For example, regulatory body Engineers Canada states that although someone may have many years of professional experience outside of Canada, they will have to “start over again” to work here, “as most engineering regulatory bodies require one year of experience in Canada supervised by a licensed Canadian engineer before you can be licensed. For that year, applicants are called members-in-training.”

If that new arrival cannot find a firm willing to give them that year of supervision, they are caught in a vicious cycle that will means they will never be able to work in their field.

Health-care regulators exempt, for now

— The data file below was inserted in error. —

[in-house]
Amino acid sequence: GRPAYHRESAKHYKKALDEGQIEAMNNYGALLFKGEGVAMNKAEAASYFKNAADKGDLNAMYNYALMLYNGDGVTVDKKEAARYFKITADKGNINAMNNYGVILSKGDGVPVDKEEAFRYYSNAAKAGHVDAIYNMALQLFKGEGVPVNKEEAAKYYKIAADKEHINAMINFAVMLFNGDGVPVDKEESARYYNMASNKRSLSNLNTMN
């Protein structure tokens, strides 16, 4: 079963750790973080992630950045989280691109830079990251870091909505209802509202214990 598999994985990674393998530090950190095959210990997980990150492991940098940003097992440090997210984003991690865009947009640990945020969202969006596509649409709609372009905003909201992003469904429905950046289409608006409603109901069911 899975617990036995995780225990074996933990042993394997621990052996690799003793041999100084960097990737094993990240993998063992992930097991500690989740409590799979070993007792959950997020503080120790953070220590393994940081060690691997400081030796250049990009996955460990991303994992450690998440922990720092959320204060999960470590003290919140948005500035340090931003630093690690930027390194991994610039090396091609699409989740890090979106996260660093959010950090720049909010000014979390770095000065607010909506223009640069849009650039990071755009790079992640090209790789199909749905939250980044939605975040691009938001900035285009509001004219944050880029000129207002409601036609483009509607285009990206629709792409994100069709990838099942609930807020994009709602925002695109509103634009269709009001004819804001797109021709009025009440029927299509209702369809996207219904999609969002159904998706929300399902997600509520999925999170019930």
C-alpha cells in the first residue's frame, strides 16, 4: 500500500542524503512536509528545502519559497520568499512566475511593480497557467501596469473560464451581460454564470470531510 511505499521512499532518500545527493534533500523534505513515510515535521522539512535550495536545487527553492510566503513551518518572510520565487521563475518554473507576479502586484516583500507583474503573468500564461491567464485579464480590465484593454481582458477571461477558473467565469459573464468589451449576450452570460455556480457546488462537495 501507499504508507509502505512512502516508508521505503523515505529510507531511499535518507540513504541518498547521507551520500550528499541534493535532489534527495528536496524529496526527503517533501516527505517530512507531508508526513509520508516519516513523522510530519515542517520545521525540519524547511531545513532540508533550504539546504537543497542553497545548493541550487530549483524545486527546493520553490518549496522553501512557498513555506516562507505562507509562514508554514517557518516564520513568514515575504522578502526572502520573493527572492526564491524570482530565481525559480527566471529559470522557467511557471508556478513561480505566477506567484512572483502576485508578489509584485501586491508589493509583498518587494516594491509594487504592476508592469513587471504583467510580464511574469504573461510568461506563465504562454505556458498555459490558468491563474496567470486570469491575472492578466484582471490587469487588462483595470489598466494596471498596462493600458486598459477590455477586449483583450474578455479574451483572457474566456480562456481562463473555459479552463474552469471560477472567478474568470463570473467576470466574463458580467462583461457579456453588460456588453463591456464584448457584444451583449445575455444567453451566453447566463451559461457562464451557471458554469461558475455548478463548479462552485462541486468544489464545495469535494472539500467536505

Once this legislation is passed, Ontario would become the first province to level the playing field in most regulated professions – except for health-care employees. We have all heard stories about foreign-trained doctors having no choice but to drive cabs in Toronto. This legislation will not get them out of their taxis immediately, but the government does say an assessment will be made “in the future” to see if bodies such as the Ontario College of Nurses and the College of Physicians and Surgeons of Ontario can be governed by these new rules.

Exemptions can be given

I am encouraged to see that this legislation includes exemption provisions for regulators around licensing. If they can demonstrate that an exemption from the proposed work-experience rules is necessary to protect public health and safety, the body overseeing any industry or profession can apply to the Ontario Fairness Commissioner’s office for an exemption. That office would review the request and make recommendations to the ministry, which would have the final say.